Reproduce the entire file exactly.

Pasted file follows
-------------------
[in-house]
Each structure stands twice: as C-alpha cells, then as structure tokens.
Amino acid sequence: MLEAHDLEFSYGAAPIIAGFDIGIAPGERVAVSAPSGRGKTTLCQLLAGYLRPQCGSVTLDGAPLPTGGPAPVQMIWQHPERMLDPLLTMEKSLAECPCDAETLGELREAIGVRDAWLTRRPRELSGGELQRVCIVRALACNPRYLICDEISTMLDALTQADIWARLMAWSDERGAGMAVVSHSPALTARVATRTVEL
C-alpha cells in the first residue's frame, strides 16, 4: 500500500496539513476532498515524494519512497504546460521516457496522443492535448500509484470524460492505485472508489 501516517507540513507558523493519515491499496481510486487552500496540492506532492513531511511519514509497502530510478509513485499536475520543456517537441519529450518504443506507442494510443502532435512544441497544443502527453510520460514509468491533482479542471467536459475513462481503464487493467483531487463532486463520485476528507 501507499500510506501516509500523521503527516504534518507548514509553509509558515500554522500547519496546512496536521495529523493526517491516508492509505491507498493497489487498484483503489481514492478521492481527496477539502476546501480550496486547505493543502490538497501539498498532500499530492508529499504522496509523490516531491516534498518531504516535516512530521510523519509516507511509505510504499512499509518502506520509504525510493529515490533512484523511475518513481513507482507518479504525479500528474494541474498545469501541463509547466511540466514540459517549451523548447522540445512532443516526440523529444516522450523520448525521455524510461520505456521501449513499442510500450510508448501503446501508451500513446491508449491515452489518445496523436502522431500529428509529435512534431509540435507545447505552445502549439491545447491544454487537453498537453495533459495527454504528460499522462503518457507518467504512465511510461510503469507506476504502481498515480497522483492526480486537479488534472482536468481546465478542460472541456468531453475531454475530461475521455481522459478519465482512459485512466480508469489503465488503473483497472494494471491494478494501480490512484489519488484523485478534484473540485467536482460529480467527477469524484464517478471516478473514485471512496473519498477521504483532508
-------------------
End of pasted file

[in-house]
Each structure stands twice: as C-alpha cells, then as structure tokens.
Amino acid sequence: MLEAHDLEFSYGAAPIIAGFDIGIAPGERVAVSAPSGRGKTTLCQLLAGYLRPQCGSVTLDGAPLPTGGPAPVQMIWQHPERMLDPLLTMEKSLAECPCDAETLGELREAIGVRDAWLTRRPRELSGGELQRVCIVRALACNPRYLICDEISTMLDALTQADIWARLMAWSDERGAGMAVVSHSPALTARVATRTVEL
C-alpha cells in the first residue's frame, strides 16, 4: 500500500496539513476532498515524494519512497504546460521516457496522443492535448500509484470524460492505485472508489 501516517507540513507558523493519515491499496481510486487552500496540492506532492513531511511519514509497502530510478509513485499536475520543456517537441519529450518504443506507442494510443502532435512544441497544443502527453510520460514509468491533482479542471467536459475513462481503464487493467483531487463532486463520485476528507 501507499500510506501516509500523521503527516504534518507548514509553509509558515500554522500547519496546512496536521495529523493526517491516508492509505491507498493497489487498484483503489481514492478521492481527496477539502476546501480550496486547505493543502490538497501539498498532500499530492508529499504522496509523490516531491516534498518531504516535516512530521510523519509516507511509505510504499512499509518502506520509504525510493529515490533512484523511475518513481513507482507518479504525479500528474494541474498545469501541463509547466511540466514540459517549451523548447522540445512532443516526440523529444516522450523520448525521455524510461520505456521501449513499442510500450510508448501503446501508451500513446491508449491515452489518445496523436502522431500529428509529435512534431509540435507545447505552445502549439491545447491544454487537453498537453495533459495527454504528460499522462503518457507518467504512465511510461510503469507506476504502481498515480497522483492526480486537479488534472482536468481546465478542460472541456468531453475531454475530461475521455481522459478519465482512459485512466480508469489503465488503473483497472494494471491494478494501480490512484489519488484523485478534484473540485467536482460529480467527477469524484464517478471516478473514485471512496473519498477521504483532508